by: Sheila Walsh
First there is the fall, and then we recover from the fall. Both are the mercy of God.
— Julian of Norwich
Every morning the sun comes up anyway.— Rich Mullins
I looked at my face in my dressing room mirror—pale and tired. I was losing weight. I wasn’t trying to, but I didn’t have the heart to eat these days. I felt sick and cold inside. What was wrong with me? It was time for my daily television show, and Gail, our floor director, entered my room. “Five minutes to air,” she said. I picked up my notes, headed out into the studio, and took my seat on the set of Heart to Heart with Sheila Walsh. The lights came up, and the heat set against my cheeks. The director pointed to me, and I opened. “Hello, and welcome. I’m sure you’ve heard other recording artists perform songs such as ‘Sing Your Praise to the Lord’ and ‘Awesome God.’ Today’s guest has written these and other hit songs. But not only is he a writer and recording artist, he also feels a responsibility to be real, to tell the truth, to be genuine with his audiences. His latest album, The World As Best As I Remember It, Volume 2, gives us a hint: he spends time thinking about life. Welcome, Rich Mullins.”
The studio audience offered conservative church applause, and the cameras turned to Rich at the piano as he sang, “Oh God, You are my God, and I will ever praise You.” There was something about the way he sang, the depth of his lyrics, and the pain that welled into that chorus; it was as if that aching was just beneath the surface, haunting his music. It was both a comforting and unsettling piece, the kind of song that leaves you feeling raw and ragged. The lyrics
bored down to the place where my secret lived, a secret I could never tell.
After playing his opening number, Rich walked from the piano and took a seat opposite me on the studio set. The applause died down, and I asked Rich my first question. “What are the most important things in your life?”
I still remember his answer. “At any given moment it might be slightly different, but I would imagine that nothing would be more important than becoming fully
who you were supposed to be. You know what I mean? For me, that’s what salvation is all about.”
I wish I’d known how profound his response was. I wish I’d dug deeper and asked him to talk more about his understanding of salvation, the process of becoming more fully who we’re supposed to be. I had no idea how much I would need his wisdom in the weeks and years ahead—the wisdom of a thirty-six-year-old musician. Instead, I pushed forward with my preplanned questions. “How are you different at thirty-six than twenty-six?”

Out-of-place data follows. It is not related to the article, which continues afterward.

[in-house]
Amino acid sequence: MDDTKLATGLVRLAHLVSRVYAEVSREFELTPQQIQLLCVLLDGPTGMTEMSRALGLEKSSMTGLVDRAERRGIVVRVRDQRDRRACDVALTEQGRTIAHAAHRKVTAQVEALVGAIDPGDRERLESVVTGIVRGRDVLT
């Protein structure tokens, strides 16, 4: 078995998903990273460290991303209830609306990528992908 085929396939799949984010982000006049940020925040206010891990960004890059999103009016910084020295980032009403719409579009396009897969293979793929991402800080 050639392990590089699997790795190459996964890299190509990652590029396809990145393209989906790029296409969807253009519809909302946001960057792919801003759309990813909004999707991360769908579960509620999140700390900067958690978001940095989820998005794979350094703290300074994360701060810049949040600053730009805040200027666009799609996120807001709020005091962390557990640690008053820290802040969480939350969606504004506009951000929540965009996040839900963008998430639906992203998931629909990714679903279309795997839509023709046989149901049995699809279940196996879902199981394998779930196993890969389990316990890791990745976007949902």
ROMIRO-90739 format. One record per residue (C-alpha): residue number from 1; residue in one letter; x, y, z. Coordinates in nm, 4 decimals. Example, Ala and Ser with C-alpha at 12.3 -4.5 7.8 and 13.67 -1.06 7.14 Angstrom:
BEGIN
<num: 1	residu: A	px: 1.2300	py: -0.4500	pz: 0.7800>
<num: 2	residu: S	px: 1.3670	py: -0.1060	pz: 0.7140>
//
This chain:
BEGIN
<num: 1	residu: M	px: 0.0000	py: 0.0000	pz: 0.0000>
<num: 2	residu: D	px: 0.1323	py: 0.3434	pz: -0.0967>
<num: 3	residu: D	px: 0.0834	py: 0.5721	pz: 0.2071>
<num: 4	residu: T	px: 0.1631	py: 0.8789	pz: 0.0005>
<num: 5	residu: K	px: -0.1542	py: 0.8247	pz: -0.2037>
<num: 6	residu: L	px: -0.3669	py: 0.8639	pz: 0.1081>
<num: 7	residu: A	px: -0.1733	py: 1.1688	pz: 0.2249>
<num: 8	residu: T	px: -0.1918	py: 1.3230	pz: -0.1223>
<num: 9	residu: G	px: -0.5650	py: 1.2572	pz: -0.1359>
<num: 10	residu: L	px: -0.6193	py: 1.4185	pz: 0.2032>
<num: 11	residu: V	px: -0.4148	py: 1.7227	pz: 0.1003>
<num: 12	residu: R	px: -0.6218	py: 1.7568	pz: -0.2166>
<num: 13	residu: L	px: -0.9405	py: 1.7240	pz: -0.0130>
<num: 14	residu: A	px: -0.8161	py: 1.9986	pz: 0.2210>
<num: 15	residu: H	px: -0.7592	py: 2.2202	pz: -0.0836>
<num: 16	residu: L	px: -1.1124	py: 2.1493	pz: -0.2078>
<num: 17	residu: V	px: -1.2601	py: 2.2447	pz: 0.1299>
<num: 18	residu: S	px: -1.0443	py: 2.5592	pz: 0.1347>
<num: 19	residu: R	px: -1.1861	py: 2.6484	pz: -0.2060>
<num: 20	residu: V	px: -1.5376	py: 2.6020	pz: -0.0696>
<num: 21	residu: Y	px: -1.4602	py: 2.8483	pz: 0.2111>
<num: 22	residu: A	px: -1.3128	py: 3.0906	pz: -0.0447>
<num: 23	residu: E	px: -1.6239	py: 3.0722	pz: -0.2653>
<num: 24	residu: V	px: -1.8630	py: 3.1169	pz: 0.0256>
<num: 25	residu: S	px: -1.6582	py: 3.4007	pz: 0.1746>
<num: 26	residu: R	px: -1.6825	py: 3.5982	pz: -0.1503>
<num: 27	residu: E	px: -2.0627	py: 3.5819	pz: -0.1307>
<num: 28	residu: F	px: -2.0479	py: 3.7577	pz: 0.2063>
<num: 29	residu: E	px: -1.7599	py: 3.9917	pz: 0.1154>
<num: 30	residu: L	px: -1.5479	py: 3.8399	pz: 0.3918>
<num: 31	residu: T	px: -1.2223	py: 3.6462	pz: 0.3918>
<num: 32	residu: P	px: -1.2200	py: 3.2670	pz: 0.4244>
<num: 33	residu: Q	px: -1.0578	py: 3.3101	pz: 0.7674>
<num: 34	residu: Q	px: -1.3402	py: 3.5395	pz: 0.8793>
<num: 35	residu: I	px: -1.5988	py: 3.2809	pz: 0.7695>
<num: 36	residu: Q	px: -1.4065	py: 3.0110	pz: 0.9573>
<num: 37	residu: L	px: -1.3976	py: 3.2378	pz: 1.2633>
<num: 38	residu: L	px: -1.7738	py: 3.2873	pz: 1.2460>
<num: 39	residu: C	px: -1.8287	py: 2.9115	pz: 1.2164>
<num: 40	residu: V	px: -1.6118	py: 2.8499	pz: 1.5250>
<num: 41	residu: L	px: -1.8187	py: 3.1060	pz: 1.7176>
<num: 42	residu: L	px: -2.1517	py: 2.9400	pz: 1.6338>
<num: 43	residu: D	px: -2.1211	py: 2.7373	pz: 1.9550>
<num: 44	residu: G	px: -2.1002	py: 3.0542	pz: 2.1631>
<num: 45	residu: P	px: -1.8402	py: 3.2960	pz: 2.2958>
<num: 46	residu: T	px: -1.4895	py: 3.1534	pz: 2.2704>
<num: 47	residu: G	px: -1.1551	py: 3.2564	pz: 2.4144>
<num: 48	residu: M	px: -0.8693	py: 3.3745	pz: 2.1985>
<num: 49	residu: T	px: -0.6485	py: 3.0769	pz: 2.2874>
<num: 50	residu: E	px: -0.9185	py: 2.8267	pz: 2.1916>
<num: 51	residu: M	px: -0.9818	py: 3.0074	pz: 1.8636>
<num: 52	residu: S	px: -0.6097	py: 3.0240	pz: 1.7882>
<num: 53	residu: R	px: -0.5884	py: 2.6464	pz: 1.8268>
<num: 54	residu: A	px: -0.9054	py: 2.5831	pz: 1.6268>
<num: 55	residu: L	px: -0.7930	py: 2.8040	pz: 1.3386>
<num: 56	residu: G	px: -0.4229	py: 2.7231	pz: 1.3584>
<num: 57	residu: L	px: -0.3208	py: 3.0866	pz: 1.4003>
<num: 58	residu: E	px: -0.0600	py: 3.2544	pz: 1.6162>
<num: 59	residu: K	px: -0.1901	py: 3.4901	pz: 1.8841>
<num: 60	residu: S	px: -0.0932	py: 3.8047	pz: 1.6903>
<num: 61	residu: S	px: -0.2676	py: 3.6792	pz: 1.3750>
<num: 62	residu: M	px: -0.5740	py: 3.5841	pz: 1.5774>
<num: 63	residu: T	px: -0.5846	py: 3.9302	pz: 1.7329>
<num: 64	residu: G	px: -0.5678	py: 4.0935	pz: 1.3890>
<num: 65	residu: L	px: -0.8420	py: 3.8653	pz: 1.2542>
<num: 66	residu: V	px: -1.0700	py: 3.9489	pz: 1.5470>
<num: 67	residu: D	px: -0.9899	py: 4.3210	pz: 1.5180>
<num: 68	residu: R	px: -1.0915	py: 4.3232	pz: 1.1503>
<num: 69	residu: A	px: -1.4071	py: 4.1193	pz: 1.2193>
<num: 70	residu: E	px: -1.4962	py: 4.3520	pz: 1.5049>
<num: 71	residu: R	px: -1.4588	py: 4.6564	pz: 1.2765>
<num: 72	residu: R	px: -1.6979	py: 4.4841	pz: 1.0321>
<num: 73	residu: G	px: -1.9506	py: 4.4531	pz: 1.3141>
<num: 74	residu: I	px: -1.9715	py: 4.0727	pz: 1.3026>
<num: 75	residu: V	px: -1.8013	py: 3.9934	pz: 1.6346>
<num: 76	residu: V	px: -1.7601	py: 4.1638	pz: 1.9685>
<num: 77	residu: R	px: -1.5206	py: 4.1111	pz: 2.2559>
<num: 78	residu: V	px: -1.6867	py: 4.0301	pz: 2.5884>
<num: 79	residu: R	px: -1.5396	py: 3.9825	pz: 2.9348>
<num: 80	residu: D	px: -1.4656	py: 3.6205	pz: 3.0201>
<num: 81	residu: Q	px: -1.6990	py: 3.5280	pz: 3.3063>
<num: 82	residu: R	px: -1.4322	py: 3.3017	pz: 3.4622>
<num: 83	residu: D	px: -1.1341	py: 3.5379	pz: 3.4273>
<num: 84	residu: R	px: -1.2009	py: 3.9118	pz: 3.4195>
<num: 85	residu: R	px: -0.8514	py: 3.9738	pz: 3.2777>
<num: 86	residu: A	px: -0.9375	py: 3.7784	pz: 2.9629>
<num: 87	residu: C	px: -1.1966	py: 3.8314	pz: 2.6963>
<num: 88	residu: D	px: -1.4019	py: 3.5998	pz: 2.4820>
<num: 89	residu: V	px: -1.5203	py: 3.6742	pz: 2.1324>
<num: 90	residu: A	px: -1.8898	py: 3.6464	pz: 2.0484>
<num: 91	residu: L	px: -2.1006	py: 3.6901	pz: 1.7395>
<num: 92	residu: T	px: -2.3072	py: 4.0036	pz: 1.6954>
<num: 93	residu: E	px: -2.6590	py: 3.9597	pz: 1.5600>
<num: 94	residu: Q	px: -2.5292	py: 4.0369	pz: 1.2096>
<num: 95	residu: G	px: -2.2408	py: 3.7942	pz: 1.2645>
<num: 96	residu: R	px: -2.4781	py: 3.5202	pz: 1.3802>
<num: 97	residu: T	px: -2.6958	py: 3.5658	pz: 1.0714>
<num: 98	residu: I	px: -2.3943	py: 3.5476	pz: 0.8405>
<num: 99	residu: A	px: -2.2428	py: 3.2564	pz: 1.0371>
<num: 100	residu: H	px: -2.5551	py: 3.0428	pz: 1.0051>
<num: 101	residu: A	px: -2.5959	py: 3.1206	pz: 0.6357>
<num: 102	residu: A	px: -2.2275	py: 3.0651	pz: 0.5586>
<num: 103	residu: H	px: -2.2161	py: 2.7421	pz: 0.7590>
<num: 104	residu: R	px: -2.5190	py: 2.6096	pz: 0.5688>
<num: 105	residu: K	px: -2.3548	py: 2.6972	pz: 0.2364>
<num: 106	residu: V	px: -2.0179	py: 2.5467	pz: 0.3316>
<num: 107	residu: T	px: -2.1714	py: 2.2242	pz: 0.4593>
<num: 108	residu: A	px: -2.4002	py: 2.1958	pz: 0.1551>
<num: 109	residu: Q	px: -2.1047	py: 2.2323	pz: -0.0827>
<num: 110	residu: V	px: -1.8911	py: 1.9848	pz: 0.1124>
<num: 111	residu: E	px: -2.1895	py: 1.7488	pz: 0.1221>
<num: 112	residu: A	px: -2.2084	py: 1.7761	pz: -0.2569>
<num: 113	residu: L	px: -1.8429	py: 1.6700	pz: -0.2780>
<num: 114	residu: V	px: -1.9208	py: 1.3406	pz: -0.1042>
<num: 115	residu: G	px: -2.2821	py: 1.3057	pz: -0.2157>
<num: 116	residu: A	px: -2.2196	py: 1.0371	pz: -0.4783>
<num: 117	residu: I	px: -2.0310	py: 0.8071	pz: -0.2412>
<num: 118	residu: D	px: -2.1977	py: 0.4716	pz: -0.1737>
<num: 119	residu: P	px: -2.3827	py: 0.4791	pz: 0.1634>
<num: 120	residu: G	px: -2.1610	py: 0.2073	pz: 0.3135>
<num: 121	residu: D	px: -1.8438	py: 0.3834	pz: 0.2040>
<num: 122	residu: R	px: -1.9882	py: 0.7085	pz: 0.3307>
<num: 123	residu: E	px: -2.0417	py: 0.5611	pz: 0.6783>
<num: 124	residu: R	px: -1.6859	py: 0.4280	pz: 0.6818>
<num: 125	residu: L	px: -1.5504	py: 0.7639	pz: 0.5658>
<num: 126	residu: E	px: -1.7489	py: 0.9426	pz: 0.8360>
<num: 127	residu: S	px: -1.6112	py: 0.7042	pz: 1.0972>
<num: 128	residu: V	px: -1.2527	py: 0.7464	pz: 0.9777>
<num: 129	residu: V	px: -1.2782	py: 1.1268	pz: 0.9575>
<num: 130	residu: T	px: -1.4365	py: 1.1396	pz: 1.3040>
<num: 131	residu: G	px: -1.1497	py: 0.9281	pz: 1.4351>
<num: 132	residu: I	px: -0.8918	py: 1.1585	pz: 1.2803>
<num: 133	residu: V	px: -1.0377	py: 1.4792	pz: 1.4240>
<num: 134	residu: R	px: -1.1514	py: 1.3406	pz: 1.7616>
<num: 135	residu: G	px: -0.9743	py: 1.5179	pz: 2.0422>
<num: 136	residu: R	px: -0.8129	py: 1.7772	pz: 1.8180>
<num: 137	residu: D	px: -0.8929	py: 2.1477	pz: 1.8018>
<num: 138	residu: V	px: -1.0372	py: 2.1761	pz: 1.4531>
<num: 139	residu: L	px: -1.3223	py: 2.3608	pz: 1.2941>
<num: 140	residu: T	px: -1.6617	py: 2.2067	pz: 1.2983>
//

“Oh, I’m very different,” he said. “I have failed enough that I’ve learned that it’s not the end of the world to make mistakes . . . every morning the sun comes up anyway. I think when you stop being afraid of failing, you become a lot more free.”
Throughout the interview, Rich talked about accountability, community, and the loneliness of not being known. He was speaking to my deepest pains, my deepest needs, but I didn’t quite understand yet. What’s more, I didn’t know how to ask for help. The very idea of being free, of being fully who God created me to be, felt cruel and unattainable. I didn’t know God had a plan in place to help me understand. I didn’t know that in just a few weeks everything in my life would come crashing down and this would be the beginning of a fresh understanding of salvation for me. I didn’t know that this kind of salvation—the salvation Rich spoke of—isn’t a pretty process. Sometimes it’s a costly, bloody mess.
I hadn’t thought about this interview with Rich Mullins in years, but his name kept coming up in conversations. So I decided to find the interview on YouTube. When I did, I asked my husband, Barry, if he wanted to watch it with me. The familiar music began, and as the show opened, I was transported back to that time and place. Neither of us said anything for a few moments. Then Barry asked, “Do you see the date of this show?” “Yes. It’s May 1992,” I said. Then I realized the significance of the date.
“How long was it before you ended up in the psych hospital?”
“But you look fine. If I didn’t know, I’d never believe you were on the edge of a breakdown.”
I didn’t know whether to laugh or cry. He was right. I looked very put together and in control, but I was dying inside, disappearing a little more every day. “I was very good at looking fine. That was one of my problems.” “It’s not only that. Listen to your accent,” Barry said. “I’ve watched some shows you taped in 1990. But here, you sound so much more Scottish. I wonder why?”…
Sheila Walsh is a Scottish lass known as “the encourager” to the over 5.5 million women she’s met and spoken to around the world. She loves being a Bible teacher, making God’s Word practical, and sharing her own story of how God met her when she was at her lowest point and lifted her up again.
Her message: GOD IS FOR YOU!
Sheila also enjoys being an author—in fact she likes to write everyday—and has sold more than five million books. Her newest, IN THE MIDDLE OF THE MESS, STRENGTH FOR THIS BEAUTIFUL, BROKEN LIFE, (book and Bible study) releases in November 2017. She is also the co-host of the television program Life Today, airing in the U.S., Canada, Europe, and Australia.